As soon as Uncle Donald got home from work, he found out about the fight, and about Donnie getting his ass handed to him on a silver platter. The whole street could hear Uncle Donald yelling at Donnie, demanding to know how he could accept getting whipped by a little boy. Fifteen minutes after the yelling started, Uncle Donald and Donnie came back out of their front door. Uncle Donald was still shouting, but he was also dragging Donnie along with him towards my Uncle Bill's house. Donnie wasn't happy at this turn of events, let me assure you. I was leaning against our porch railing watching the whole spectacle unfold.
My father picked that exact moment to come driving up in his old 1937 Pontiac, the one with it's own rumble seat in the back where the trunk usually would be... There was also a one square foot hole in the rear floorboard, caused by weather rust, and all of us kids used to spit down it when we were going somewhere with our parents. I turned and watched my father get out of the car. He was in his dress blue uniform, with all the red stripes on his sleeve with the rating and hashmarks denoting his years of service. If you hadn't ever gotten in trouble, during your Navy career, the hashmarks were gold, not red. None of my father's friends had, or wanted, gold hashmarks. He always looked good in his dress uniform, and got lots of looks from the women in our neighborhood.
Just as my father was getting to our porch, Uncle Donald starts banging on Uncle Bill's front door. "What's going on Yutch? Am I missing something?"
"Billy knocked out Donnie with one punch and Uncle Donald is mad about something."
"One punch? Are you sure he was knocked out and not just stunned a little?"
"I walked back in the woods where he was laying, and it was a couple minutes at least from when he got hit. He was just waking up when I bent down to check on him."
"Doesn't that just beat all? Fifteen years old and knocking a full grown man out already. Reminds me of me when I was his age. What's for supper? I don't smell anything cooking."
"Ma's over at Aunt Margaret's right now, and they're boiling some lobsters that "Tood" traded mom and Aunt Margaret for." He rapped me lightly across the top of my head. "I meant Mrs.Gates, pop, sorry."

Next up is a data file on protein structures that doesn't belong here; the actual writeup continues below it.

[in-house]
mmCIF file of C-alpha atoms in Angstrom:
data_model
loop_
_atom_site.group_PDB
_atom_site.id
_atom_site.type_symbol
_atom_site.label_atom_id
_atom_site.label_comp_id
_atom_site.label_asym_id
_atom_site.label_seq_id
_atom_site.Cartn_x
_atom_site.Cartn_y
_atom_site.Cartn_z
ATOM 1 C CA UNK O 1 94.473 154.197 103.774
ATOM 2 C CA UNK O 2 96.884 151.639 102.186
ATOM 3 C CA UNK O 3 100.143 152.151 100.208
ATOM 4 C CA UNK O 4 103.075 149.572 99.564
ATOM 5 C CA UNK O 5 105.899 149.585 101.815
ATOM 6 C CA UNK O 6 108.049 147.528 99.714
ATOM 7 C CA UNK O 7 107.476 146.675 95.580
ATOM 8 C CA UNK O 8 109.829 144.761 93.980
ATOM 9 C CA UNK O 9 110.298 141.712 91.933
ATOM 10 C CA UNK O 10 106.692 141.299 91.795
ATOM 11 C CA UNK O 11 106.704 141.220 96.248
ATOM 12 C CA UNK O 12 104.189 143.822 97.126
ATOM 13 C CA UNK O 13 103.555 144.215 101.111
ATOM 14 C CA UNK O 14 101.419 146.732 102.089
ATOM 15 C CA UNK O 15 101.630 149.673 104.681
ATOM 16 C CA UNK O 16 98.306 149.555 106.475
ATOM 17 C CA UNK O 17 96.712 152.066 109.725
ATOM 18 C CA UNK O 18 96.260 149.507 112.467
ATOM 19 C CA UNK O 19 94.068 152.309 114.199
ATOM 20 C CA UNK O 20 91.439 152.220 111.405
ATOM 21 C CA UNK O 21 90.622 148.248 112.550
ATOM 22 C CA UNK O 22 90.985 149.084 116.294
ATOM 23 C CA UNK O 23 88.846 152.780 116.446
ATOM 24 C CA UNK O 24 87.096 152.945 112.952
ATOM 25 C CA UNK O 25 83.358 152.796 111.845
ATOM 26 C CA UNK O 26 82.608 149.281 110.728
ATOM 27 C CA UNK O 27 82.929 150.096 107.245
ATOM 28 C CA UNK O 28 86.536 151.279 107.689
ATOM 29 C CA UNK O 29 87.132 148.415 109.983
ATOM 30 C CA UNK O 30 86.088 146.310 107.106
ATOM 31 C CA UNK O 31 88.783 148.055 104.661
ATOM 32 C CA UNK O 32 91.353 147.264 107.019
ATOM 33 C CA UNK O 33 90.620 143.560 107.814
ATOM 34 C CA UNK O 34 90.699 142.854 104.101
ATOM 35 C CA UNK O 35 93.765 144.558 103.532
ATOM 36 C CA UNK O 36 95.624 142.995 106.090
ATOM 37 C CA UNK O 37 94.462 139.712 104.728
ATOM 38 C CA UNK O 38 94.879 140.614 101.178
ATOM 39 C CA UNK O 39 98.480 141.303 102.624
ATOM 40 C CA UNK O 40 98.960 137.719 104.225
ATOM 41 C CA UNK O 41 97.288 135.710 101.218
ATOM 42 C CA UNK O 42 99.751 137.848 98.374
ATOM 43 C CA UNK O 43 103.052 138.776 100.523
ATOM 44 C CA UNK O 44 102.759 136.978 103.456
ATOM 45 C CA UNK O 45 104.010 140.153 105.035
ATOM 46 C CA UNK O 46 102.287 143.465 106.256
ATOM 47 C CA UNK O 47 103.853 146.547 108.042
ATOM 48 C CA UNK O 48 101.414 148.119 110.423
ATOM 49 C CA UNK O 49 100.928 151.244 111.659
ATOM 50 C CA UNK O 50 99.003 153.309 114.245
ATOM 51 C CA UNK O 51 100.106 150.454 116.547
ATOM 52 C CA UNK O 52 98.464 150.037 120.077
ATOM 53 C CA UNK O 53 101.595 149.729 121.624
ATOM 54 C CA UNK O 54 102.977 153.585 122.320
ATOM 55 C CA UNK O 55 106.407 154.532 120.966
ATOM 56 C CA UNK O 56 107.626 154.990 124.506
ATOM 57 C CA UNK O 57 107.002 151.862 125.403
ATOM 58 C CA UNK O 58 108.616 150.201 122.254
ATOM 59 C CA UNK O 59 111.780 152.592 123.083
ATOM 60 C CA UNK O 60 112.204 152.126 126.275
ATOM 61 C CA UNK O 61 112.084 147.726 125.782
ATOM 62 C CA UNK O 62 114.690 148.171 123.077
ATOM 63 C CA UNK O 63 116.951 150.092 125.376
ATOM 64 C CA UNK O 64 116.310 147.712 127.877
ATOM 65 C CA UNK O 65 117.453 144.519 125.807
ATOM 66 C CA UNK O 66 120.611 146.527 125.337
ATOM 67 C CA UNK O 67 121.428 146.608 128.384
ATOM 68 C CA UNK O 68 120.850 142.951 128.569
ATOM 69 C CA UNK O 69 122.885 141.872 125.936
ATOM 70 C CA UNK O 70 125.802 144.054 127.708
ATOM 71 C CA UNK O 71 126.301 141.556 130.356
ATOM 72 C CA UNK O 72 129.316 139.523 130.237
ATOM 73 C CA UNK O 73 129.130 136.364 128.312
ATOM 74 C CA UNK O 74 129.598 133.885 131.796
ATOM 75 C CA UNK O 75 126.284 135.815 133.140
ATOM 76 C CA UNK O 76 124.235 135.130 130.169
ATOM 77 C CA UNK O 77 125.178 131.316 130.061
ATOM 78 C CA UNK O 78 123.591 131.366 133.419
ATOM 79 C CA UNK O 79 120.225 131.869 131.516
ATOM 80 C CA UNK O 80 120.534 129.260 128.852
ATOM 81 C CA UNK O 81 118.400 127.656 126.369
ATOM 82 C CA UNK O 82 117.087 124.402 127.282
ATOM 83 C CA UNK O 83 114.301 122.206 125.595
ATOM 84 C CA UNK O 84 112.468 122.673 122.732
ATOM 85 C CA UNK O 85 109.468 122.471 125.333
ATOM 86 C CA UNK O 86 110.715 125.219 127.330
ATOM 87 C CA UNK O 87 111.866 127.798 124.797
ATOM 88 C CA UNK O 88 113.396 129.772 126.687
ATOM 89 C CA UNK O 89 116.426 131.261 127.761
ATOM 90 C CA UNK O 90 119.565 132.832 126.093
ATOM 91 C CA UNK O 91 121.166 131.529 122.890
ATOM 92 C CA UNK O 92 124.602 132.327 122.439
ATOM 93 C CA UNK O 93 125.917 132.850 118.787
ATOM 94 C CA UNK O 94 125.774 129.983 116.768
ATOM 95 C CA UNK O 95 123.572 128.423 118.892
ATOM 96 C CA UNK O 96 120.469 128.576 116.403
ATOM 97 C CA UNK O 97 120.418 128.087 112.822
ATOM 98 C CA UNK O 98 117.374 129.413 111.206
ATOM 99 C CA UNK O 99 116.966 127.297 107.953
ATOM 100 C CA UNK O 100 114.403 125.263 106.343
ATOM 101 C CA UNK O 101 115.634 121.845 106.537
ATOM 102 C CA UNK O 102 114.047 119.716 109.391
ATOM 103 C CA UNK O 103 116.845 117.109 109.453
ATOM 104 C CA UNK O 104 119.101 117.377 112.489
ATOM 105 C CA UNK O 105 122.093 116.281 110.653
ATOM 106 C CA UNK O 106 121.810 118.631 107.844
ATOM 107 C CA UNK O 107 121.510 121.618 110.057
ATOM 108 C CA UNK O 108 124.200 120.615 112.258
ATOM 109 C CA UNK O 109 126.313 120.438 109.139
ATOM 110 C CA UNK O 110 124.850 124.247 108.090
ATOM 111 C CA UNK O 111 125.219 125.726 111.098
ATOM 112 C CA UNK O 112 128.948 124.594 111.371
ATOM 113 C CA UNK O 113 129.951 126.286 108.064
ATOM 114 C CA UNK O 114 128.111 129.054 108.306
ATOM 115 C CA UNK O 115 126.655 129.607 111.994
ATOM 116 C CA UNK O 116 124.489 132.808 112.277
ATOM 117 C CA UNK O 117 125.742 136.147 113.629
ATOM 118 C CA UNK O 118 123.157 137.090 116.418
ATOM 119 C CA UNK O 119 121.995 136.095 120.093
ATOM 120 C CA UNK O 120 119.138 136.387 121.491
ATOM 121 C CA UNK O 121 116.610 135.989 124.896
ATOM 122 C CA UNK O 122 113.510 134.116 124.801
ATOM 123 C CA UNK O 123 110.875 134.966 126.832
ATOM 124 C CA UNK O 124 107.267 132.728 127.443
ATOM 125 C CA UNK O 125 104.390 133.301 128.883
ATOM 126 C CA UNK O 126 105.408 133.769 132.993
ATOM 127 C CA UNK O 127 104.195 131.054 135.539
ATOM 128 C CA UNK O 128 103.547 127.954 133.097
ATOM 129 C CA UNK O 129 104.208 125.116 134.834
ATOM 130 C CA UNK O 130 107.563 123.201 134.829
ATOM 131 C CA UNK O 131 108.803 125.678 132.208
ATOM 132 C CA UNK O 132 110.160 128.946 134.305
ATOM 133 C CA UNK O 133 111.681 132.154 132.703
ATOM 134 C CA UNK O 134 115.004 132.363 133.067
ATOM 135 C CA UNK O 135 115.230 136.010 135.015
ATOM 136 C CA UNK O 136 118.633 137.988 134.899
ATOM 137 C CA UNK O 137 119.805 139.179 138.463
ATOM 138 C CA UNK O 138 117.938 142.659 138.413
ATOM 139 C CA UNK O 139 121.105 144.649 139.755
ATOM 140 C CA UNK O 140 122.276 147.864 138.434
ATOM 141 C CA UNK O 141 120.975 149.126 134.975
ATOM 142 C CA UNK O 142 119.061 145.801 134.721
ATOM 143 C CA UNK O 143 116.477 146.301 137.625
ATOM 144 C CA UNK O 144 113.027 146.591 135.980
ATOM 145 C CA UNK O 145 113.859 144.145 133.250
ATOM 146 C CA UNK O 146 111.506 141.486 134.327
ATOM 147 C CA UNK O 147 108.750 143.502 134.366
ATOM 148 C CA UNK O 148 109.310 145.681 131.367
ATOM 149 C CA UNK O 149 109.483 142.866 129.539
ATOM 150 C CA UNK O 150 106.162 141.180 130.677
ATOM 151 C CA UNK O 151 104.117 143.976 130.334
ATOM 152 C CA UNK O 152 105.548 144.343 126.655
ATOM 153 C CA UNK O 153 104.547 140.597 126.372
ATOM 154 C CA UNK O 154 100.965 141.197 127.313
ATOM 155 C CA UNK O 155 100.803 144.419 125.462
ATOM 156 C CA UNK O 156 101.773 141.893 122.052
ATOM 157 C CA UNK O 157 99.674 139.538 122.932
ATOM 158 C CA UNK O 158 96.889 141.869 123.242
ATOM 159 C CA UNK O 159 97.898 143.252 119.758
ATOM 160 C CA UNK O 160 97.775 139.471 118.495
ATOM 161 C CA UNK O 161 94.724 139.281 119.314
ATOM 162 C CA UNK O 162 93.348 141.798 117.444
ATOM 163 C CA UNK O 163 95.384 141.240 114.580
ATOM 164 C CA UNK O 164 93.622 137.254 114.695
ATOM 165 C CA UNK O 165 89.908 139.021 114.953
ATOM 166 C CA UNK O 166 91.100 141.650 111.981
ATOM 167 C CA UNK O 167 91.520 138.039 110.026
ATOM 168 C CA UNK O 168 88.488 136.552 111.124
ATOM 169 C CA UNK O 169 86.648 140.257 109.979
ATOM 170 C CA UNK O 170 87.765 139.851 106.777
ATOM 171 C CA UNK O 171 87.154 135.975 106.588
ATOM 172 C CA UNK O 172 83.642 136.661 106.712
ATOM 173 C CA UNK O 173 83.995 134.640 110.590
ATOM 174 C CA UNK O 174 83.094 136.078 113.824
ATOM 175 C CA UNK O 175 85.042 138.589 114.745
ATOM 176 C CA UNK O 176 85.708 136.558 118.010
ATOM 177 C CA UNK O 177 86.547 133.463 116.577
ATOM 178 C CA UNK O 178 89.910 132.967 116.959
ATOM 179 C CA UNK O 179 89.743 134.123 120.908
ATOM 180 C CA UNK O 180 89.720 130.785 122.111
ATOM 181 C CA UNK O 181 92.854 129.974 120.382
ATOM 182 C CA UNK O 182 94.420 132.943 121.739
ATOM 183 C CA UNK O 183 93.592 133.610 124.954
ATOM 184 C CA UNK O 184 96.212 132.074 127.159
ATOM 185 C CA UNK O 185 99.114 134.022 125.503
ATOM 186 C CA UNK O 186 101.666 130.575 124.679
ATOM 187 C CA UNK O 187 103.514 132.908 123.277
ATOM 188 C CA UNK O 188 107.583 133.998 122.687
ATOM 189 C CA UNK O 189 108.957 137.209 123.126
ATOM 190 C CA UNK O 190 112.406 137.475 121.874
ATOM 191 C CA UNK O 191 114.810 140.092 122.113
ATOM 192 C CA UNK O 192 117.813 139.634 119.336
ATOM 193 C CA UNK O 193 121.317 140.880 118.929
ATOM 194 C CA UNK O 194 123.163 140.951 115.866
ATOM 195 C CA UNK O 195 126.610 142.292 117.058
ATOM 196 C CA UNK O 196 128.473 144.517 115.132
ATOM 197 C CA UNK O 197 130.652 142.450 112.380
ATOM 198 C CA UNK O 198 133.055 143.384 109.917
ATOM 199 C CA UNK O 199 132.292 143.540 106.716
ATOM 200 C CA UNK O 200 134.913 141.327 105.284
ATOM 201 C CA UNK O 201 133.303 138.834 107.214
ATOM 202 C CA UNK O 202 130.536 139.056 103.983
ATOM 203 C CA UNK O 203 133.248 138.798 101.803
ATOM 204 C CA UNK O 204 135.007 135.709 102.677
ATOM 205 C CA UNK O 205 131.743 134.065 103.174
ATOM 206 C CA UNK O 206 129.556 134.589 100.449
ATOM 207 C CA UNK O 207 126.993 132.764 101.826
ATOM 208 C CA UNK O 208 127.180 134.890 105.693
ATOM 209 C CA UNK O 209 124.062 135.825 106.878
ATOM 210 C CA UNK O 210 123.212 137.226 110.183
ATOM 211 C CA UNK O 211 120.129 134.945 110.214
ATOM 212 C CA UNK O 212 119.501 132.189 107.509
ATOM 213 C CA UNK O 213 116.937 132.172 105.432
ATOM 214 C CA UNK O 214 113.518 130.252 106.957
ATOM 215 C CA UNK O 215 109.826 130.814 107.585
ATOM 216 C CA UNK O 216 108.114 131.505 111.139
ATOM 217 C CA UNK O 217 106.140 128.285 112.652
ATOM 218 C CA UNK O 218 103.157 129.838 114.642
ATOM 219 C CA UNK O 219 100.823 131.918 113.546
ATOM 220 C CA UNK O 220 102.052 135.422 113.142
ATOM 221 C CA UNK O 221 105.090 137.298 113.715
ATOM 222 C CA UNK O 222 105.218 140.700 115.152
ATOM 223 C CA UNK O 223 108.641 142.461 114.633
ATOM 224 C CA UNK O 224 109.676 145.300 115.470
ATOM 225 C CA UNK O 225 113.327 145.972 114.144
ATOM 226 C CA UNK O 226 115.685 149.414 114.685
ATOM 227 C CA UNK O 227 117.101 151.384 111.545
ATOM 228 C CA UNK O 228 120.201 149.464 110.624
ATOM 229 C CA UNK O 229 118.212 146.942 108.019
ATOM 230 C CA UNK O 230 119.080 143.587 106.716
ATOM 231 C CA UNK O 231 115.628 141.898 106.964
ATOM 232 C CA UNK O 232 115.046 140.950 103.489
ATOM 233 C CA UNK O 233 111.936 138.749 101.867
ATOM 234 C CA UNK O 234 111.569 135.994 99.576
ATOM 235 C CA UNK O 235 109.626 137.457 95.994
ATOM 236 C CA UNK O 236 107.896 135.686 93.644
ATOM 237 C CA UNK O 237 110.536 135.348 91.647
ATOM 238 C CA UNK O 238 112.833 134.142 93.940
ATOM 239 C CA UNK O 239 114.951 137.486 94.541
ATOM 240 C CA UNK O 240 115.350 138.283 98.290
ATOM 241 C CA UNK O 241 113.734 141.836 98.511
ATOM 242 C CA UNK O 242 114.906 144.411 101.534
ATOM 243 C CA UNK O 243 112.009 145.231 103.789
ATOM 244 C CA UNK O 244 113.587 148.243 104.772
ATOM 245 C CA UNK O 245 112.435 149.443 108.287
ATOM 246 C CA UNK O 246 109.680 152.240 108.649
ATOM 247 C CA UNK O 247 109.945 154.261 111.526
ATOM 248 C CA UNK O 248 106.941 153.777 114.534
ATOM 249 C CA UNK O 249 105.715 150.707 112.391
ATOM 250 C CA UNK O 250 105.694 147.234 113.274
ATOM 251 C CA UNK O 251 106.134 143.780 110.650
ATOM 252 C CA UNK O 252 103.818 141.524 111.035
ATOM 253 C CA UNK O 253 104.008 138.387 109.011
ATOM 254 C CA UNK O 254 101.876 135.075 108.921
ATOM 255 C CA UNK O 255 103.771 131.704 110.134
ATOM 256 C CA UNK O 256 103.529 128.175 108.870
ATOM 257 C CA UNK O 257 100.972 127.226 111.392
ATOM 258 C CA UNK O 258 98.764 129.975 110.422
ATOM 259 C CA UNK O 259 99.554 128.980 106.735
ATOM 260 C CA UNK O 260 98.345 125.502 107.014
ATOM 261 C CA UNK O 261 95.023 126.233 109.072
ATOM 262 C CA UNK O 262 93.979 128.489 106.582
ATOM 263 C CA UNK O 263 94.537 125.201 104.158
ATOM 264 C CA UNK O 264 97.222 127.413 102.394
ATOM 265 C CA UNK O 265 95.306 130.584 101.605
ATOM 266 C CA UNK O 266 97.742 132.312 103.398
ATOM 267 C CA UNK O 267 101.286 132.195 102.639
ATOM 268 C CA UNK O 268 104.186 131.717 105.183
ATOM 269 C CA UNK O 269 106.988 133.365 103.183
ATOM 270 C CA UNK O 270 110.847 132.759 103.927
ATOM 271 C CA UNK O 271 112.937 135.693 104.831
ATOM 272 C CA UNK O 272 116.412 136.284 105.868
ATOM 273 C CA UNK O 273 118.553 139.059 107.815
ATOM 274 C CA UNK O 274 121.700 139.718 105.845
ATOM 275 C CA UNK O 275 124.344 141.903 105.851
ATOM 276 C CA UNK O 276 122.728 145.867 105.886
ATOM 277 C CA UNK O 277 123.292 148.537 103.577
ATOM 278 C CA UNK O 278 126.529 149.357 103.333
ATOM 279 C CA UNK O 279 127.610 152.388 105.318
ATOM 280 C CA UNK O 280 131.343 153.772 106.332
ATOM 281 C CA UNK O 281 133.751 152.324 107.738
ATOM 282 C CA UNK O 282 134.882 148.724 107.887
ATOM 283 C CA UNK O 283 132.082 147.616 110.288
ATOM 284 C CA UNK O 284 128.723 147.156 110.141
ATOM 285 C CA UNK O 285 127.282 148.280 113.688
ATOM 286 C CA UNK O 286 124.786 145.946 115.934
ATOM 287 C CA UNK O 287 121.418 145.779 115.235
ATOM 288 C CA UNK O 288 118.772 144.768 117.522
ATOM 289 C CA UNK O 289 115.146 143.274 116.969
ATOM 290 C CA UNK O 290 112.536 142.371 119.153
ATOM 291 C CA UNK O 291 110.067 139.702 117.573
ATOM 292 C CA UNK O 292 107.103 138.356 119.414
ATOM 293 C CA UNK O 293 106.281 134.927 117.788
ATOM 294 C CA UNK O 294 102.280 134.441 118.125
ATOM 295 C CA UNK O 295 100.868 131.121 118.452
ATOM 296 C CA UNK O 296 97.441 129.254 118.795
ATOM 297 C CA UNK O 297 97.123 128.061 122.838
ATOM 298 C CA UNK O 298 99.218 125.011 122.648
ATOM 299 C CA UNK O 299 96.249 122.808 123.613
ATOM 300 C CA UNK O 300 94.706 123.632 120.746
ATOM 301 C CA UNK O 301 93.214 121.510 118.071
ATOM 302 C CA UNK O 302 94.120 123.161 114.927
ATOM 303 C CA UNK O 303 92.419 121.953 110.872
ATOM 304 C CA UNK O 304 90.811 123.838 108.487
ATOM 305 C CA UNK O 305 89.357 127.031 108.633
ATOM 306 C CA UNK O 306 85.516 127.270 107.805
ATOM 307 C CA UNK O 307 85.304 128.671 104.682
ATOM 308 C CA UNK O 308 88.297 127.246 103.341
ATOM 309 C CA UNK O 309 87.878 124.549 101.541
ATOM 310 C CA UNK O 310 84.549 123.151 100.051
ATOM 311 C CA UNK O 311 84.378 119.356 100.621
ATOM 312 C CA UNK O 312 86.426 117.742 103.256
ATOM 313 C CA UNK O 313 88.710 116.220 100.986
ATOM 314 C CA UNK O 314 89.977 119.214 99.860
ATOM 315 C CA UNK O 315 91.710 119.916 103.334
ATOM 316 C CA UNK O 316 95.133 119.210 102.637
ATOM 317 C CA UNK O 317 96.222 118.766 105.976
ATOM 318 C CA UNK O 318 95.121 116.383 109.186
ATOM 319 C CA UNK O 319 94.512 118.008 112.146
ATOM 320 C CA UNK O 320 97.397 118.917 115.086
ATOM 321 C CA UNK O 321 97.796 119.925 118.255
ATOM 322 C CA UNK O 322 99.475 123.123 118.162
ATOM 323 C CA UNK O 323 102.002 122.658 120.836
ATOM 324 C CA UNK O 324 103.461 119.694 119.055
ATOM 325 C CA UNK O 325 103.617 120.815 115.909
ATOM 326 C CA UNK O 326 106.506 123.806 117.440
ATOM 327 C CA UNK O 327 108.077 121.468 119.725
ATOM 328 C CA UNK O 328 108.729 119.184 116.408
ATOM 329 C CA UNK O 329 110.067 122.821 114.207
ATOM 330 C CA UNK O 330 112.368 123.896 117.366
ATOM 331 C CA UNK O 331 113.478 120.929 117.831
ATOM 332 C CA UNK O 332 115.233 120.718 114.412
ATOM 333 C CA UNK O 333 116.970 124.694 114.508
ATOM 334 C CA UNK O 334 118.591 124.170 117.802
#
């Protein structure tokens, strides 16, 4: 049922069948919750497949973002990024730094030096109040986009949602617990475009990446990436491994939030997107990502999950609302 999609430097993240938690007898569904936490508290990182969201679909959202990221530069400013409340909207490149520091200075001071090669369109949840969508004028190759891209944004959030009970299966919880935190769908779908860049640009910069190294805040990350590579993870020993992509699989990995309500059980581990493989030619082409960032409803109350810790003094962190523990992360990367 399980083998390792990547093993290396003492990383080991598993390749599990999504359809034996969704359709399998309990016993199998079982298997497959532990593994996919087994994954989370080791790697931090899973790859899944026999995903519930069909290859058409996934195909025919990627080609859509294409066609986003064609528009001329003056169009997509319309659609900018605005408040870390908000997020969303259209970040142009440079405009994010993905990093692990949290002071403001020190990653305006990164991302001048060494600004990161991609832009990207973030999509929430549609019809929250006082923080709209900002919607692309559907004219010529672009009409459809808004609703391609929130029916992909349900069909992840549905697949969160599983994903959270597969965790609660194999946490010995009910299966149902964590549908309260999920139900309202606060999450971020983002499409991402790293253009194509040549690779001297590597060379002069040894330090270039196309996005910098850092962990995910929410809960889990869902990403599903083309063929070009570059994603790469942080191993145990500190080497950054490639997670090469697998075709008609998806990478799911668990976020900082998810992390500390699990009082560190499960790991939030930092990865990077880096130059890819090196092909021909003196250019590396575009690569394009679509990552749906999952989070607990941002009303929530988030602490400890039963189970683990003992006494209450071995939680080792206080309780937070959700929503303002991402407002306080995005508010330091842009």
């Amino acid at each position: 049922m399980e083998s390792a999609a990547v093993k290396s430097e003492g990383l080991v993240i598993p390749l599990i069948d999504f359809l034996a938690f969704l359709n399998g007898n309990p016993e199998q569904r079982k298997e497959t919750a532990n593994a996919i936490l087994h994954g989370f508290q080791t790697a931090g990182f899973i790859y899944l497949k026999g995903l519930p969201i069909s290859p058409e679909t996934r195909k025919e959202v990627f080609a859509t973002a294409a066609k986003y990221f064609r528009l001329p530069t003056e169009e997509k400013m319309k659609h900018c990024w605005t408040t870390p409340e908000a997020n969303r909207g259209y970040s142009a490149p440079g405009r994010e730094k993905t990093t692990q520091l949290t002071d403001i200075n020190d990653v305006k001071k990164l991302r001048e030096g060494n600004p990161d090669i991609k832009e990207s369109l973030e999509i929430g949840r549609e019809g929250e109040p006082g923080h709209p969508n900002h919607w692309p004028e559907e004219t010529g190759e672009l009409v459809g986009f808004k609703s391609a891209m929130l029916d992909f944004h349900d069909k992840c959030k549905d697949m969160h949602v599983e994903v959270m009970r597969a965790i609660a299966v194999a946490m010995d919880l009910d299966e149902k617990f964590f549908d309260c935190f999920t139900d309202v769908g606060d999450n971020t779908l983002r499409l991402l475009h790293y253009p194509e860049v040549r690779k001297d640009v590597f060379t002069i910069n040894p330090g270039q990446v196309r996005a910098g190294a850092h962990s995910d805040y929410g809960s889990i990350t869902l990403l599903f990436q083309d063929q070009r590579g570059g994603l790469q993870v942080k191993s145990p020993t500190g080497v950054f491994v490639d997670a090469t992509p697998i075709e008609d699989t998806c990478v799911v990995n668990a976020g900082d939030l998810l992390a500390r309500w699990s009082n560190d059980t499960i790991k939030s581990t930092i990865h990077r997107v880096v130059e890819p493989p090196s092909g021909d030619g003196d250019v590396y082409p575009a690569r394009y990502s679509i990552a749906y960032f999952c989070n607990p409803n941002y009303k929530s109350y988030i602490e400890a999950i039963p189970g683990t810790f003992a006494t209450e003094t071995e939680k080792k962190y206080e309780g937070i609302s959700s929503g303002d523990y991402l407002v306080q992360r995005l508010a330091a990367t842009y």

"What did she trade for this time?" While we're talking back and forth about supper and trading, fifty feet away from us, my Uncle Bill is telling my Uncle Donald to get off of his porch. He's telling him nice, but, at the same time, he's blocking the way, and preventing Uncle Donald from going inside his house. That was when Aunt Margaret and my mother, two of Uncle Donald's sisters, came to the front door and got themselves involved in the discussion.
Seeing my mother, my father stepped off of our porch and started walking towards all of them. "Hello Donald, Bill, what's going on here?" My father loved to foment trouble, especially among all of his Murphy in laws. He and my Uncle Donald had a long history of conflict and mutual dislike. Actually it was more like two stags vying for dominance over the herd.
"That little shitass Billy, sucker punched my Donnie, and now Bill won't let me in to see him to find out what the hell he thinks he was doing." Donnie turned around and looked right at me. He looked nervous and pretty unhappy to find himself caught up right in the middle of it all.
"Bill, if I was you, I'd let Donald see Billy and we can get to the bottom of all this and maybe finally be able to put on the feed bags. Don't worry about anything bad happening to Billy. I'm sure Donald only wants to ask him a few questions. Right Donald?" My father gave my mother some kind of a signal with his head and she went back inside to go find Billy. Aunt Margaret stayed right where she was standing. In less than a minute Billy comes to the front door and pushed his father aside enough that he can squeeze through so that he is standing directly in front of Uncle Donald.
"You want to see me?" Billy was half a foot shorter than Uncle Donald, and was outweighed by at least seventy pounds. In addition, everyone in the family knew that Uncle Donald and my father had tangled on a couple occasions, without there being any clear winner. Uncle Donald was the toughest Murphy of them all. He had four living brothers who'd all attest to that, as well as any number of people over the years who thought they could back him down from a position that he held or espoused.
"What the hell do you mean by punching Donnie when he wasn't looking? You think you're a Jap or something?"
.... There is more of this story ...